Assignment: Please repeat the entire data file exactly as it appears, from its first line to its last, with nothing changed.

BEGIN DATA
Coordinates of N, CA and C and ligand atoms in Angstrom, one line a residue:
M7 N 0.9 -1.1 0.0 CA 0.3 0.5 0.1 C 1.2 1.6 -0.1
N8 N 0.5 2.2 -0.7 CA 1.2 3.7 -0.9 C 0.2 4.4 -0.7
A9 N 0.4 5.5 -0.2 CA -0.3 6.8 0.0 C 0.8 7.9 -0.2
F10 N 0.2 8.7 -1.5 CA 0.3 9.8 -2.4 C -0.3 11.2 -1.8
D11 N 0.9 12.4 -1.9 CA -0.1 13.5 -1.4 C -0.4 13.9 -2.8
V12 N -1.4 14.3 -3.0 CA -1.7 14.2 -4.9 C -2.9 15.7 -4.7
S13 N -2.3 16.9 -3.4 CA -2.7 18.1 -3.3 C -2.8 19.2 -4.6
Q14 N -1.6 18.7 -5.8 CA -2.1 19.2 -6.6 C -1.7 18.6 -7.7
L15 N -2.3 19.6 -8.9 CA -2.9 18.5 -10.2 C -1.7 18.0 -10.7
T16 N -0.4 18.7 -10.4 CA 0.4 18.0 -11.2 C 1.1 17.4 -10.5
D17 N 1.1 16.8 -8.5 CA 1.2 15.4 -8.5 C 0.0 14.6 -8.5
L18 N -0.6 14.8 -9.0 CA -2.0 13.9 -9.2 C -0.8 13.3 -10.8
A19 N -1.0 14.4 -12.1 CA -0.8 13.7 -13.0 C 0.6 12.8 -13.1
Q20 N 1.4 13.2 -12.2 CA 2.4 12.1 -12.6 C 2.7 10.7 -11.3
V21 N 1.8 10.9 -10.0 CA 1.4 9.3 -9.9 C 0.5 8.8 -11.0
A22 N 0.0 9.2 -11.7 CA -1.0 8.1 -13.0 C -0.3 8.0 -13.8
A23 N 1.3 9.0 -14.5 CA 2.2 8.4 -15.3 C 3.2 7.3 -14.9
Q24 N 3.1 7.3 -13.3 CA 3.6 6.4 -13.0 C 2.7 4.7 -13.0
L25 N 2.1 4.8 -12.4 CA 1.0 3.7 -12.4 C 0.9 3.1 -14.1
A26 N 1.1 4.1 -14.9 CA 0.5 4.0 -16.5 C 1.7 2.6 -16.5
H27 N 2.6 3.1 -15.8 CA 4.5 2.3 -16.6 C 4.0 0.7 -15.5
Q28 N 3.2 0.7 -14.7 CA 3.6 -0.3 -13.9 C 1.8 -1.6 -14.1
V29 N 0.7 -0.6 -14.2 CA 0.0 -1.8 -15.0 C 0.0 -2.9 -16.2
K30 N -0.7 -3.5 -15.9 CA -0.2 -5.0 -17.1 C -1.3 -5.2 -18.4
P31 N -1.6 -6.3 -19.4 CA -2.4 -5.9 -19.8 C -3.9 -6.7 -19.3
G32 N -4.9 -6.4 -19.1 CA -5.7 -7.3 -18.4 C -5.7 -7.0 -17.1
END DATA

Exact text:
Coordinates of N, CA and C and ligand atoms in Angstrom, one line a residue:
M7 N 0.9 -1.1 0.0 CA 0.3 0.5 0.1 C 1.2 1.6 -0.1
N8 N 0.5 2.2 -0.7 CA 1.2 3.7 -0.9 C 0.2 4.4 -0.7
A9 N 0.4 5.5 -0.2 CA -0.3 6.8 0.0 C 0.8 7.9 -0.2
F10 N 0.2 8.7 -1.5 CA 0.3 9.8 -2.4 C -0.3 11.2 -1.8
D11 N 0.9 12.4 -1.9 CA -0.1 13.5 -1.4 C -0.4 13.9 -2.8
V12 N -1.4 14.3 -3.0 CA -1.7 14.2 -4.9 C -2.9 15.7 -4.7
S13 N -2.3 16.9 -3.4 CA -2.7 18.1 -3.3 C -2.8 19.2 -4.6
Q14 N -1.6 18.7 -5.8 CA -2.1 19.2 -6.6 C -1.7 18.6 -7.7
L15 N -2.3 19.6 -8.9 CA -2.9 18.5 -10.2 C -1.7 18.0 -10.7
T16 N -0.4 18.7 -10.4 CA 0.4 18.0 -11.2 C 1.1 17.4 -10.5
D17 N 1.1 16.8 -8.5 CA 1.2 15.4 -8.5 C 0.0 14.6 -8.5
L18 N -0.6 14.8 -9.0 CA -2.0 13.9 -9.2 C -0.8 13.3 -10.8
A19 N -1.0 14.4 -12.1 CA -0.8 13.7 -13.0 C 0.6 12.8 -13.1
Q20 N 1.4 13.2 -12.2 CA 2.4 12.1 -12.6 C 2.7 10.7 -11.3
V21 N 1.8 10.9 -10.0 CA 1.4 9.3 -9.9 C 0.5 8.8 -11.0
A22 N 0.0 9.2 -11.7 CA -1.0 8.1 -13.0 C -0.3 8.0 -13.8
A23 N 1.3 9.0 -14.5 CA 2.2 8.4 -15.3 C 3.2 7.3 -14.9
Q24 N 3.1 7.3 -13.3 CA 3.6 6.4 -13.0 C 2.7 4.7 -13.0
L25 N 2.1 4.8 -12.4 CA 1.0 3.7 -12.4 C 0.9 3.1 -14.1
A26 N 1.1 4.1 -14.9 CA 0.5 4.0 -16.5 C 1.7 2.6 -16.5
H27 N 2.6 3.1 -15.8 CA 4.5 2.3 -16.6 C 4.0 0.7 -15.5
Q28 N 3.2 0.7 -14.7 CA 3.6 -0.3 -13.9 C 1.8 -1.6 -14.1
V29 N 0.7 -0.6 -14.2 CA 0.0 -1.8 -15.0 C 0.0 -2.9 -16.2
K30 N -0.7 -3.5 -15.9 CA -0.2 -5.0 -17.1 C -1.3 -5.2 -18.4
P31 N -1.6 -6.3 -19.4 CA -2.4 -5.9 -19.8 C -3.9 -6.7 -19.3
G32 N -4.9 -6.4 -19.1 CA -5.7 -7.3 -18.4 C -5.7 -7.0 -17.1